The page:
Table 1. The components of the regression coefficient and partial regression coefficient

Assume that the quantitative trait is controlled by two QTLs, QA and QB. a 1 and d 1 (a 2 and d 2) are the additive and dominance effects of QA (QB). i aa, i ad, i da and i dd are their epistatic effects.

a A (d A) is the regression coefficient for the additive (dominance) effect of QA, and () is the partial regression coefficient for the additive (dominance) effect of QA given the additive (dominance) effect of QB.

(vii) Power of separating closely linked QTL

To simplify the discussion, we first consider that two linked QTLs with additive effects, a 1 and a 2, only are located at known markers; then the QTL mapping model in eqn (3) reduces to a regression model fitting two correlated variables, x i1* and x i2*. As derived above, the correlation between x i1* and x i2* is equivalent to the linkage parameter between the two QTLs, λ=(CD)/(C+D+E), which can be interpreted as a measure of the difference between the recombinant (D) and non-recombinant proportions (C) in a population. We can expect that the linkage parameters will decrease for farther genes or in later populations as there are more recombinants and less non-recombinants in either case. In a statistical modelling, fitting correlated variables into the model will raise the problems of collinearity, e.g. inflated variances of â 1 and â 2, in estimation and testing (Marquardt, 1970), leading to the difficulty in obtaining simultaneously significant tests for QTL effects (successful separation of linked QTLs). For example, in the AI F t population (under the process of random mating), C+D+E=1/4 and CD=(1–2r′)/4, where r′=[1−(1−2r)(1−r)t−2]/2, so that λ=1−2r′ is decreasing with t, and the decreasing rate of λ is 1−r for each generation of random mating. Under self, λ is also decreasing, but with a much lower rate. In RIL, λ=(1−2r)/(1+2r), which is smaller than (1−2r) in the F2. In general, the linkage parameter is decreasing and the collinearity problem can be eased in the advanced population. As a consequence, the separation of closely linked QTLs can be more powerful by using the sample from the advanced population, especially from the population subject to several cycles of random mating.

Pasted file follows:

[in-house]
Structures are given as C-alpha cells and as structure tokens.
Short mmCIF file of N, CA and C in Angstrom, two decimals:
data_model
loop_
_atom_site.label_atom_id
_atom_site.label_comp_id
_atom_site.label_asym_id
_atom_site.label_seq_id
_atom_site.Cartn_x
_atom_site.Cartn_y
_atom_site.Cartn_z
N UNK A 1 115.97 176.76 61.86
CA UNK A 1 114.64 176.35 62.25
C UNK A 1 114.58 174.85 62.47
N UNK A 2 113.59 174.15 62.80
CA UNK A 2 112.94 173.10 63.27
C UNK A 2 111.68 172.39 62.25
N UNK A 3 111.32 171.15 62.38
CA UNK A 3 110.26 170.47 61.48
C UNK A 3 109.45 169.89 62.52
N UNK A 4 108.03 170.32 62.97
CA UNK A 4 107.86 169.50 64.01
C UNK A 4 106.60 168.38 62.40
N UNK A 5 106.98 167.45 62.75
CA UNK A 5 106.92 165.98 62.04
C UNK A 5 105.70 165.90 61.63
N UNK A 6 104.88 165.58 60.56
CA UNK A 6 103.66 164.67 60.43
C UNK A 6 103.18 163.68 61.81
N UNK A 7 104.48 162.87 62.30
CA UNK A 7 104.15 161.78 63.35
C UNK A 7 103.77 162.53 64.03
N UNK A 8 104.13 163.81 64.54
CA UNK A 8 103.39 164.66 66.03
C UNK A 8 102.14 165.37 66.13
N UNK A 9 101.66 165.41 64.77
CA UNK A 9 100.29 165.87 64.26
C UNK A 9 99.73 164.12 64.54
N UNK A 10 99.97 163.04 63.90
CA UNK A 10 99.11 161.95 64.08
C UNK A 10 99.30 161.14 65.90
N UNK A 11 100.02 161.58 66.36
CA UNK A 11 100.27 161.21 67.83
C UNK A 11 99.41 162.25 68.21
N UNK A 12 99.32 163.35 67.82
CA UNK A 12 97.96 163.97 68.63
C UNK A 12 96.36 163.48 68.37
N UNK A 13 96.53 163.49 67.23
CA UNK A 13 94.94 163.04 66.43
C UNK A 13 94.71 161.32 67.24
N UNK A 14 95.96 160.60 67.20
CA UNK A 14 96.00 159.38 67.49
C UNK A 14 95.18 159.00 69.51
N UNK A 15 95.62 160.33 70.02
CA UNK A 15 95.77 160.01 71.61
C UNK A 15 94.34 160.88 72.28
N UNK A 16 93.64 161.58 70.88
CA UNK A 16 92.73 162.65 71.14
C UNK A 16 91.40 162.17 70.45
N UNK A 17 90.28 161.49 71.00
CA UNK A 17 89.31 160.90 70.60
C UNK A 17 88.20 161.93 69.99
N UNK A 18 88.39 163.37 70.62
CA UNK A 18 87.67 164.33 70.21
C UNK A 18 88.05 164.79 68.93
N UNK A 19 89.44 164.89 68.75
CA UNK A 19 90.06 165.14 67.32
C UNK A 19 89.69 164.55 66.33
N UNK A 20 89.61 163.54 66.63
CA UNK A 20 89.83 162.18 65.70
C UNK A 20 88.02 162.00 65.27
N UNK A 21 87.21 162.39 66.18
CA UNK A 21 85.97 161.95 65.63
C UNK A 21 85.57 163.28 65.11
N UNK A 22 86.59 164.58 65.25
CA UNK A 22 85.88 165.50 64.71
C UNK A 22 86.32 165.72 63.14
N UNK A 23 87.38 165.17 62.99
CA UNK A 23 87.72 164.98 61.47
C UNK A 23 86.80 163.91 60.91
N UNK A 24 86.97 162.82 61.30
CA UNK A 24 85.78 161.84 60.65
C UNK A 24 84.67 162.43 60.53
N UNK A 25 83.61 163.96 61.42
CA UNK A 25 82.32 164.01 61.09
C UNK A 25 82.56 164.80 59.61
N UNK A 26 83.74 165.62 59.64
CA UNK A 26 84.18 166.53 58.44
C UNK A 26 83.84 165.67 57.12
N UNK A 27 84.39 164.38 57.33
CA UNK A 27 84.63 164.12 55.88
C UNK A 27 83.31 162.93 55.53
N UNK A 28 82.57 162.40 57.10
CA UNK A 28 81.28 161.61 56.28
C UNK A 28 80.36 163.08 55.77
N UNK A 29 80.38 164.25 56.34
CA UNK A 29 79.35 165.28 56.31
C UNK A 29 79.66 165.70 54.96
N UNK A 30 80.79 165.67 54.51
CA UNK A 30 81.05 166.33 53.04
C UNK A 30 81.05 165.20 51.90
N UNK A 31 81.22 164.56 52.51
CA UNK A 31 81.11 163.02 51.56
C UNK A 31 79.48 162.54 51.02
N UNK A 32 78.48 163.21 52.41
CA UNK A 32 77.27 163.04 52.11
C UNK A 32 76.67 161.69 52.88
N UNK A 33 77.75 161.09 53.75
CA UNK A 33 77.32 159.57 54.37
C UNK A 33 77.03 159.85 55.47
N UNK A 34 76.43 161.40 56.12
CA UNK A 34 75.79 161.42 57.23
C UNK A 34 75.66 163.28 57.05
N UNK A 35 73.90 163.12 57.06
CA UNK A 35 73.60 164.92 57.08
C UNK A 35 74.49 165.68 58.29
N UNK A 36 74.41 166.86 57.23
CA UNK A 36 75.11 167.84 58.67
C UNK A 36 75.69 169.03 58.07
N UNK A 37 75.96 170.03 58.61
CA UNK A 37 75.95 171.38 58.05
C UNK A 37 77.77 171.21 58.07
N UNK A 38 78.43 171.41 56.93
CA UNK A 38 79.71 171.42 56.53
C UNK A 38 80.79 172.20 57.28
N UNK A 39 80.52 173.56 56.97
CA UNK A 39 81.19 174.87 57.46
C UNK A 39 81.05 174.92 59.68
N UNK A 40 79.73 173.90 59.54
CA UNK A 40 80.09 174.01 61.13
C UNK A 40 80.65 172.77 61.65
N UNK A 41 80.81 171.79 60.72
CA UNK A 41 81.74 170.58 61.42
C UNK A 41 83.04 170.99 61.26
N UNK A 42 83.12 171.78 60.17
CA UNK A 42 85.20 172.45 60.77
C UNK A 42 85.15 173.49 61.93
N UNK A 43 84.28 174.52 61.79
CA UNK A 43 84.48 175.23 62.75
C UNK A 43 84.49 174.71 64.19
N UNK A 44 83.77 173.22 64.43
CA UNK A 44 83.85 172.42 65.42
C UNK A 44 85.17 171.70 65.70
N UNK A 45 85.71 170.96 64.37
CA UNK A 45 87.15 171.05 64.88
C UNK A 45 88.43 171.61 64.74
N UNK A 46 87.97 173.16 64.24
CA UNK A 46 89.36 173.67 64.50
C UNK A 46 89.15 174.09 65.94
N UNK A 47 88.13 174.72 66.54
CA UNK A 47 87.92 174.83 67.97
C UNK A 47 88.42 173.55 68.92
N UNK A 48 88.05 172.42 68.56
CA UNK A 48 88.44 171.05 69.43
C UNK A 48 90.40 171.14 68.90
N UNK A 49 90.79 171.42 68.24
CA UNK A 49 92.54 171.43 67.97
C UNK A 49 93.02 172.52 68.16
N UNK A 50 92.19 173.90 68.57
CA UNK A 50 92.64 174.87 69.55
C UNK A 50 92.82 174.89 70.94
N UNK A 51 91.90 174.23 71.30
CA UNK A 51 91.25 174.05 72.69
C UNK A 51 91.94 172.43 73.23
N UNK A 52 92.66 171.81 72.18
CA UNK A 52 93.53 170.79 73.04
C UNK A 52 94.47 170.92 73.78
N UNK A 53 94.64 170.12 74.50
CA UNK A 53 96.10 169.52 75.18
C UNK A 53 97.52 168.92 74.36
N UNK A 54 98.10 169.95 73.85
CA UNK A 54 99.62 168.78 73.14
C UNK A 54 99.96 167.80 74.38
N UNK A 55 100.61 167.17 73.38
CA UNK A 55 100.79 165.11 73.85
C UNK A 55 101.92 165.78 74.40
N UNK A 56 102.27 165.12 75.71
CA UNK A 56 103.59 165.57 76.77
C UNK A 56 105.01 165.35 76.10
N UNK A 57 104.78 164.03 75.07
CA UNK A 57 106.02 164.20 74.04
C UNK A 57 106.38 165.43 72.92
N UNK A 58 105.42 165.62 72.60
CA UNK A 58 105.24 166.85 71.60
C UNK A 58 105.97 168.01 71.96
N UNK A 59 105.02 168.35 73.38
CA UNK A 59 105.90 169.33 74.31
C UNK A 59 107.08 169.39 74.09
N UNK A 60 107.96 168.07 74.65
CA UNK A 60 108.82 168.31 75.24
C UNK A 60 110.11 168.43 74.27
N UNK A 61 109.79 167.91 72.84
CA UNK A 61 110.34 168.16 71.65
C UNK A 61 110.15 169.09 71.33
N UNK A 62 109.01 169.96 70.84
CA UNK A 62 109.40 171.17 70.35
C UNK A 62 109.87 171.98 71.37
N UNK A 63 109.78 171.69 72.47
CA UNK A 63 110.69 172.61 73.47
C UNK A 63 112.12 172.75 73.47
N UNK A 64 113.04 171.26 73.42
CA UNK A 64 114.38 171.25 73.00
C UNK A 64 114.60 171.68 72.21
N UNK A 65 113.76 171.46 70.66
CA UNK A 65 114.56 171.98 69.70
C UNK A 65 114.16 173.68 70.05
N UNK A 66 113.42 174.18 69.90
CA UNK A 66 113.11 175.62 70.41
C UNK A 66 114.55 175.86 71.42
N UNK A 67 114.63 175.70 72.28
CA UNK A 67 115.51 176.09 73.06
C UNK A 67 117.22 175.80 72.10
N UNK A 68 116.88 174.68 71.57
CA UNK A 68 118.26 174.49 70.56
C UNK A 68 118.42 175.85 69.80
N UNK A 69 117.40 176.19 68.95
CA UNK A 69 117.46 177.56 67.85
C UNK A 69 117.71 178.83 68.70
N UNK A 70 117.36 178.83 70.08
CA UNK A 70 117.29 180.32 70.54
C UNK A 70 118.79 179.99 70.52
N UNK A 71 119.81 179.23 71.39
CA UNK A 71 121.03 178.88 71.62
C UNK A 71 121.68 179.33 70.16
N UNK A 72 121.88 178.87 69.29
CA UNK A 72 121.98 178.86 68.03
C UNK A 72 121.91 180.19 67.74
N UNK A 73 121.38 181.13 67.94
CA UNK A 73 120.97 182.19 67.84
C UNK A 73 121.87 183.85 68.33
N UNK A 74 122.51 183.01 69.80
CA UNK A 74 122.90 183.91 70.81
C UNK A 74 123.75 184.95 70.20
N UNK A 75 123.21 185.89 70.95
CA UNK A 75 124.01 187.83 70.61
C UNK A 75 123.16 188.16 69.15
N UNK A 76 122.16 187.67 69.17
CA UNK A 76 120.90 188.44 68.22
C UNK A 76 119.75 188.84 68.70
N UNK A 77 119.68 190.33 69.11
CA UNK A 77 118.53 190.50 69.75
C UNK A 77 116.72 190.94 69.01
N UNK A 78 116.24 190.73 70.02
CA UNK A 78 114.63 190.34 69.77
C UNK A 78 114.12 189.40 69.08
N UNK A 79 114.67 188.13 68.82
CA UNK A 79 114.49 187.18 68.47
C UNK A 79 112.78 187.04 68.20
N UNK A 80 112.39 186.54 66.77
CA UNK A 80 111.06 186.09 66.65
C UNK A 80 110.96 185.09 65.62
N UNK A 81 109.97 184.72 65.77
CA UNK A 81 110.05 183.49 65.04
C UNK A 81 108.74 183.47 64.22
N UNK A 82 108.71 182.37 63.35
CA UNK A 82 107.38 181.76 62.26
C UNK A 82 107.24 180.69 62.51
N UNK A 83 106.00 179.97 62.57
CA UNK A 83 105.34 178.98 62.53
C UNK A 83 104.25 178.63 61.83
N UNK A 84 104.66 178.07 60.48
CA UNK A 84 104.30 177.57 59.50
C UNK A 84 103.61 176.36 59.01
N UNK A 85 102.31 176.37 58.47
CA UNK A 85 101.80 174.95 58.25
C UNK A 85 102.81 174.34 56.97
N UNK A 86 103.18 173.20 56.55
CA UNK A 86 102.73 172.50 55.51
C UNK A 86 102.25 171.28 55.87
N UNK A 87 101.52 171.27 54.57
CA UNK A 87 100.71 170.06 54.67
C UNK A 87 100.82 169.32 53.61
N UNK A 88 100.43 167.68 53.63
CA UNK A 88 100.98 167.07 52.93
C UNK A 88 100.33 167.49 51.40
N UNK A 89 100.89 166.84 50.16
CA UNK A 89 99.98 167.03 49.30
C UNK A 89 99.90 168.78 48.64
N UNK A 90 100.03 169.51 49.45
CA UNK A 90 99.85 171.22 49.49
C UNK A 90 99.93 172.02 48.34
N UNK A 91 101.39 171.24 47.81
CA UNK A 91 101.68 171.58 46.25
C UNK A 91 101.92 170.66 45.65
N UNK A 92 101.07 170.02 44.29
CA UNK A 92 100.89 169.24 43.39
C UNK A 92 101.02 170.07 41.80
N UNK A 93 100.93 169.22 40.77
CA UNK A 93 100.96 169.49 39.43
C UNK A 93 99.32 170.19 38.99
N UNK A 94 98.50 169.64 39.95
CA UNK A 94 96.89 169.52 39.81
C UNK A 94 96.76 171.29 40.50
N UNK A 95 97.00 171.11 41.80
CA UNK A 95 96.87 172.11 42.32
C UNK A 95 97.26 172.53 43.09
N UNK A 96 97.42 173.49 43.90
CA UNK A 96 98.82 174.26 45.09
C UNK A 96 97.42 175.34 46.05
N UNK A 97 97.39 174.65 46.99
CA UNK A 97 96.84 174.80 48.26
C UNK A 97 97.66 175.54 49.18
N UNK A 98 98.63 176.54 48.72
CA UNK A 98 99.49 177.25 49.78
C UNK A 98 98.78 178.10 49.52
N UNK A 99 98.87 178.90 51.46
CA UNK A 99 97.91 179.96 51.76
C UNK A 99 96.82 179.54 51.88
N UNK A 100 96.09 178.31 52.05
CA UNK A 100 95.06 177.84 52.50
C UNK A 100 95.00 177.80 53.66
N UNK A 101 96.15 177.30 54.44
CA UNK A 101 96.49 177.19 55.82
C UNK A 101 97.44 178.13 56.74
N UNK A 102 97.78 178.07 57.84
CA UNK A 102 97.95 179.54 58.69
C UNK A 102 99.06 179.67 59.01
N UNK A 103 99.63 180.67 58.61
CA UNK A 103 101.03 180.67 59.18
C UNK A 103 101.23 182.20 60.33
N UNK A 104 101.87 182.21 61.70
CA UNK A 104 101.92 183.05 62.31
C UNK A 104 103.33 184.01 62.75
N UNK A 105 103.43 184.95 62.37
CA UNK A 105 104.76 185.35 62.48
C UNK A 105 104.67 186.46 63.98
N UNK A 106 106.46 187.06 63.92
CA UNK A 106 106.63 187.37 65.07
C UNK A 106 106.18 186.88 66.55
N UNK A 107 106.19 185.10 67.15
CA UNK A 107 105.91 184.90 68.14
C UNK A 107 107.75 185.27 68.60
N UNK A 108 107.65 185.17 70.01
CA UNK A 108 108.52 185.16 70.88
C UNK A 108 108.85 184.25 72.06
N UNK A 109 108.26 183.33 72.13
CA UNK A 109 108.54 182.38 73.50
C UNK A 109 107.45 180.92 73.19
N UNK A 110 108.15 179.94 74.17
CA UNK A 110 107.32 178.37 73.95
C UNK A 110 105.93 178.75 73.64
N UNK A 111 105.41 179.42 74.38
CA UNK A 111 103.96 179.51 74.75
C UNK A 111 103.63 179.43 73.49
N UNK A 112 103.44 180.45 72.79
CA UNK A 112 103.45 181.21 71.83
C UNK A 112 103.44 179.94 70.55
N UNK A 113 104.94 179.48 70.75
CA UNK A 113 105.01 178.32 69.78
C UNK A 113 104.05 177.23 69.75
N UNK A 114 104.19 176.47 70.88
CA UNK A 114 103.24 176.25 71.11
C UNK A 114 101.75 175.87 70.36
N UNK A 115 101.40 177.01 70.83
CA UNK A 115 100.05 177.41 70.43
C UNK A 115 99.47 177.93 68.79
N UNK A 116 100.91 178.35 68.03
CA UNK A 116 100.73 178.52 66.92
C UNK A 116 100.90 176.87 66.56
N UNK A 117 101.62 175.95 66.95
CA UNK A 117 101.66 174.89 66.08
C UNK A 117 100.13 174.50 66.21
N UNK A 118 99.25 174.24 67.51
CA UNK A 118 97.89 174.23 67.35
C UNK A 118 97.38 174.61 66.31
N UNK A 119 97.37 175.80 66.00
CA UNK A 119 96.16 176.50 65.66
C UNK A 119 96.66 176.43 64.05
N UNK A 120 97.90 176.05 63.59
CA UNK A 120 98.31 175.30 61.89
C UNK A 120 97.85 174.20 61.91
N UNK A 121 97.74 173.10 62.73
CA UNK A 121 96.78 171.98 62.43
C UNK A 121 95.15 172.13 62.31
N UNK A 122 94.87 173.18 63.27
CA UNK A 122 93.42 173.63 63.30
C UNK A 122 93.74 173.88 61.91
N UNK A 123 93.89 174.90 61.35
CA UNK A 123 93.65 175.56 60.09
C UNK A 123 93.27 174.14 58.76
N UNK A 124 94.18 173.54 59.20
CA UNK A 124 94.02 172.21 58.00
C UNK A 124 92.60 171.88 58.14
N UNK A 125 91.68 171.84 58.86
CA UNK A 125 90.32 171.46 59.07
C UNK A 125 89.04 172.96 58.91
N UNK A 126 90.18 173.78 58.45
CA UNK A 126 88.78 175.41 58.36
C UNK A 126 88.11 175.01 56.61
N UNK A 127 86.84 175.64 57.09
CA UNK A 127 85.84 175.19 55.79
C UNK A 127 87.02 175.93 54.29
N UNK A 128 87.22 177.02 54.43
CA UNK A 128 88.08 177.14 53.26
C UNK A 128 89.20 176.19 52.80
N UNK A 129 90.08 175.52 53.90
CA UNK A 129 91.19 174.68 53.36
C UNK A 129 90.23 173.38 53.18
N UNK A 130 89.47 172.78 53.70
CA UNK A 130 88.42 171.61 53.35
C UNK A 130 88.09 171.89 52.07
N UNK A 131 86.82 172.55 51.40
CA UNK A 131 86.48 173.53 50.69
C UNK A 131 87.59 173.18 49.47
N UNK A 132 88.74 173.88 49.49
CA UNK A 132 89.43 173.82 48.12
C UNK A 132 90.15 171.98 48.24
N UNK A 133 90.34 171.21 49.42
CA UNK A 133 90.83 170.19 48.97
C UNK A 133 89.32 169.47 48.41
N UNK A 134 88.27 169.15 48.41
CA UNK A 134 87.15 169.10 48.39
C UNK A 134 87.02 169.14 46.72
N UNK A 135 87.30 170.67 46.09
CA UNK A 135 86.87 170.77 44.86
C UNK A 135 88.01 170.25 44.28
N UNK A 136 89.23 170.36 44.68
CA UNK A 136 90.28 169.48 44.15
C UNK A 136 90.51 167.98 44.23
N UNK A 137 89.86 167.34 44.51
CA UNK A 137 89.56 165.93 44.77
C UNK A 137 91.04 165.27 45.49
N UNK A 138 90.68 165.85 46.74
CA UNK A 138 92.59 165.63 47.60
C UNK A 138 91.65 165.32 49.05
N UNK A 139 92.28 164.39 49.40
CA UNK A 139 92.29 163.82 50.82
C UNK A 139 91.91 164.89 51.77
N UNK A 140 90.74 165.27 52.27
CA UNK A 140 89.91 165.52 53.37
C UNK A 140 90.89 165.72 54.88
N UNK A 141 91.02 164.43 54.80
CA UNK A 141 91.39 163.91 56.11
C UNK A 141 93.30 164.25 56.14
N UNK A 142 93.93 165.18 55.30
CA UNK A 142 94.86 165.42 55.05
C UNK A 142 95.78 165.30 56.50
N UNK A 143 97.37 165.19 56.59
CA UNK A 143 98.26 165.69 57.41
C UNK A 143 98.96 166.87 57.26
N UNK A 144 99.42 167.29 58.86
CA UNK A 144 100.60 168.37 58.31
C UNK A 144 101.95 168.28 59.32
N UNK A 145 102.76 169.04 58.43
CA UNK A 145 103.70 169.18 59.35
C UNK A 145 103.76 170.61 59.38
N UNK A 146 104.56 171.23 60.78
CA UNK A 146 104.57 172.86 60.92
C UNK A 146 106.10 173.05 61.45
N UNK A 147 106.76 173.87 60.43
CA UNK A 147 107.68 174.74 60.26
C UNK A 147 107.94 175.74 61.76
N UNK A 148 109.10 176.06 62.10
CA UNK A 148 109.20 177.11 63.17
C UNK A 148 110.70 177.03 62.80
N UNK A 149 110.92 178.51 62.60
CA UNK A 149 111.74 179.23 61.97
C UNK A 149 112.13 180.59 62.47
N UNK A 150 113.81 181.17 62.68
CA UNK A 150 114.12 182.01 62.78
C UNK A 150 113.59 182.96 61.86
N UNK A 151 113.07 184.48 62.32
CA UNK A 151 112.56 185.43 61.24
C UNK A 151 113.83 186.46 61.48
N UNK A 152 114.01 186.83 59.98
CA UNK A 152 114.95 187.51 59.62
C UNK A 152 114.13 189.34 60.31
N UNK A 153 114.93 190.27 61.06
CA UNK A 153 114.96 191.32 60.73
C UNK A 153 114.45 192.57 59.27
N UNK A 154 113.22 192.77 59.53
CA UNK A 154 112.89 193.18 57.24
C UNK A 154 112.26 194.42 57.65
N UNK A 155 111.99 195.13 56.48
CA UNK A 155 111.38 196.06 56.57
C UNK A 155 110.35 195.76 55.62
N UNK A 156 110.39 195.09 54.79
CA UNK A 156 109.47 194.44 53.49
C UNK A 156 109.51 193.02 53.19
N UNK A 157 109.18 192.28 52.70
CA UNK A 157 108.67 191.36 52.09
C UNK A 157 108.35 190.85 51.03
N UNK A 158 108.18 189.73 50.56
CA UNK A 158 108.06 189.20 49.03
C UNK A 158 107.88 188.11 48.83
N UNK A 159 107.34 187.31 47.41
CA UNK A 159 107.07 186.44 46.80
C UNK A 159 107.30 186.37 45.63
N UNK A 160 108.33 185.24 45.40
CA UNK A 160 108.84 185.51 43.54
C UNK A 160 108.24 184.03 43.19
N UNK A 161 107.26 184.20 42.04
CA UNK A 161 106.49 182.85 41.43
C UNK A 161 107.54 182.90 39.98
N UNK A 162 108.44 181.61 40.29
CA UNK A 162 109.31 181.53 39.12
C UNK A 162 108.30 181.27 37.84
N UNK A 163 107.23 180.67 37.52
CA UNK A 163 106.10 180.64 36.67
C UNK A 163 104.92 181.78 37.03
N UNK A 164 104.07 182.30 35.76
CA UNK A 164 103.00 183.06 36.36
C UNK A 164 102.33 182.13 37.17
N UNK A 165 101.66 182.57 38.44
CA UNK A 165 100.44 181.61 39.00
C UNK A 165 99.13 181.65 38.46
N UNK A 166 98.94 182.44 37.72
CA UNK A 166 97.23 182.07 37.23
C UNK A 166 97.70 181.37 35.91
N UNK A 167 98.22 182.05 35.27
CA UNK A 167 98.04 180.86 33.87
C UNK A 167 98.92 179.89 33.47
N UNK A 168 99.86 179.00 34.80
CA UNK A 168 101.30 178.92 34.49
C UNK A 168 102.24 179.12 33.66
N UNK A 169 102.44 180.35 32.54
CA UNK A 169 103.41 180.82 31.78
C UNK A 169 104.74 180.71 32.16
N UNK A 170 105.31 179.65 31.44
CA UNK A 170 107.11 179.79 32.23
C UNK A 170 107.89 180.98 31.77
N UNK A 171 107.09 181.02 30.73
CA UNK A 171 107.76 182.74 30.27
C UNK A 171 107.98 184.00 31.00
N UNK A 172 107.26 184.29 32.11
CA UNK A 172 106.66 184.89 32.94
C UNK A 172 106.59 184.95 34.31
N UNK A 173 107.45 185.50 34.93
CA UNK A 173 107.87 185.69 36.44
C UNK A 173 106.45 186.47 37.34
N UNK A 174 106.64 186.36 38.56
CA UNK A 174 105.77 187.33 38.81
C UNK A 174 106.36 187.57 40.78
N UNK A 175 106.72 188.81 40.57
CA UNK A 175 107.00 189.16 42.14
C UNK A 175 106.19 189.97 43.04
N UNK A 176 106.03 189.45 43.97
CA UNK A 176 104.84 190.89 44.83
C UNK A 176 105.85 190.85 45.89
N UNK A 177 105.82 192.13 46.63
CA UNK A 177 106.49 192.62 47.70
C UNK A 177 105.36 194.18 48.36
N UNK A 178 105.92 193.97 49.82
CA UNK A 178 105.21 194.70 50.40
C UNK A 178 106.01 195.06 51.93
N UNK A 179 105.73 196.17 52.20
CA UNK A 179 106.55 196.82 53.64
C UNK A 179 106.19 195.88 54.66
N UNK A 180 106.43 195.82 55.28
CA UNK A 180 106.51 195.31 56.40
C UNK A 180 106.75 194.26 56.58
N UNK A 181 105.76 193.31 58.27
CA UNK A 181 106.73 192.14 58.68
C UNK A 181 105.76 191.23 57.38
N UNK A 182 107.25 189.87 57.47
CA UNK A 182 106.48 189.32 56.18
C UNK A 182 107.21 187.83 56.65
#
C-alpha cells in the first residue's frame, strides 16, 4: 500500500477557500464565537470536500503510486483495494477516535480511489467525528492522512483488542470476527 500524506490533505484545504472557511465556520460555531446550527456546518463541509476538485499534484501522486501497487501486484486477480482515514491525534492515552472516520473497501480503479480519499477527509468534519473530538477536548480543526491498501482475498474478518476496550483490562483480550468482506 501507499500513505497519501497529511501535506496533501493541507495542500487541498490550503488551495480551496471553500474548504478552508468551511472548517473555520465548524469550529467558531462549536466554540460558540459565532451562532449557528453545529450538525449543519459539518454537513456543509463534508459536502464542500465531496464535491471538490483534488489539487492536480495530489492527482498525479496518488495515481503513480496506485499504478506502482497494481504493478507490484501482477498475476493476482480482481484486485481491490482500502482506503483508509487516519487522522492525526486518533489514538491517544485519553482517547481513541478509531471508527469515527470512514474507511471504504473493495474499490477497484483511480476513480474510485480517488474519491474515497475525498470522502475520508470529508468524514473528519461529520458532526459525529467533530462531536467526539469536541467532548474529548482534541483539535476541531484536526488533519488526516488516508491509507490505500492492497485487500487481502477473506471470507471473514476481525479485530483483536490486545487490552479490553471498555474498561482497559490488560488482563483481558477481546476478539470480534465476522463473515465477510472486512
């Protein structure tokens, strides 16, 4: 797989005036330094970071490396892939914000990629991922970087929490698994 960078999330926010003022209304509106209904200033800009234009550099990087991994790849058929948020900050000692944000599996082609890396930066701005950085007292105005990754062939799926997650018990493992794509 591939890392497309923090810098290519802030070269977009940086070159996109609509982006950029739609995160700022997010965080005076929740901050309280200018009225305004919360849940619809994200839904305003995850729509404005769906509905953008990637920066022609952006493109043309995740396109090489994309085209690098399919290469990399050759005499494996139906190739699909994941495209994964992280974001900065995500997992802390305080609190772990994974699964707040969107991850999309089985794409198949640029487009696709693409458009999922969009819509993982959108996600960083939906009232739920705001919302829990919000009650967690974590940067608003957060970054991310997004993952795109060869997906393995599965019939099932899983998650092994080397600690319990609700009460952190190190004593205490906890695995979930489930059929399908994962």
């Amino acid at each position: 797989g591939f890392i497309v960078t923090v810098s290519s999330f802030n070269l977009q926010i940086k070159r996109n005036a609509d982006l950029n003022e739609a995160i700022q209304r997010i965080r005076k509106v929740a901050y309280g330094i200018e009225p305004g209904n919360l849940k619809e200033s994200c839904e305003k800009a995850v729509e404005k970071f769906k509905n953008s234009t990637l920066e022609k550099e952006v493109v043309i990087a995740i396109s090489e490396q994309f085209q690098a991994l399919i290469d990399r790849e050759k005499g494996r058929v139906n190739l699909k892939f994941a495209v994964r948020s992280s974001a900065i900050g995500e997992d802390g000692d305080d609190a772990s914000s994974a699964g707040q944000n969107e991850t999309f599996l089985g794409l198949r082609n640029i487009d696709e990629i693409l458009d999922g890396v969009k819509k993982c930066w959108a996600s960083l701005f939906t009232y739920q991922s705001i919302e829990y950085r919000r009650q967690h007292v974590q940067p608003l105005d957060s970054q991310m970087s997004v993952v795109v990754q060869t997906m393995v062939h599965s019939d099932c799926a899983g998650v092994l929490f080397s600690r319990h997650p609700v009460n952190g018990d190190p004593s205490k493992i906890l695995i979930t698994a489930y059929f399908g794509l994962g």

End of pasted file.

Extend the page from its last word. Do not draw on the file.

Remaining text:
4. Simulation studies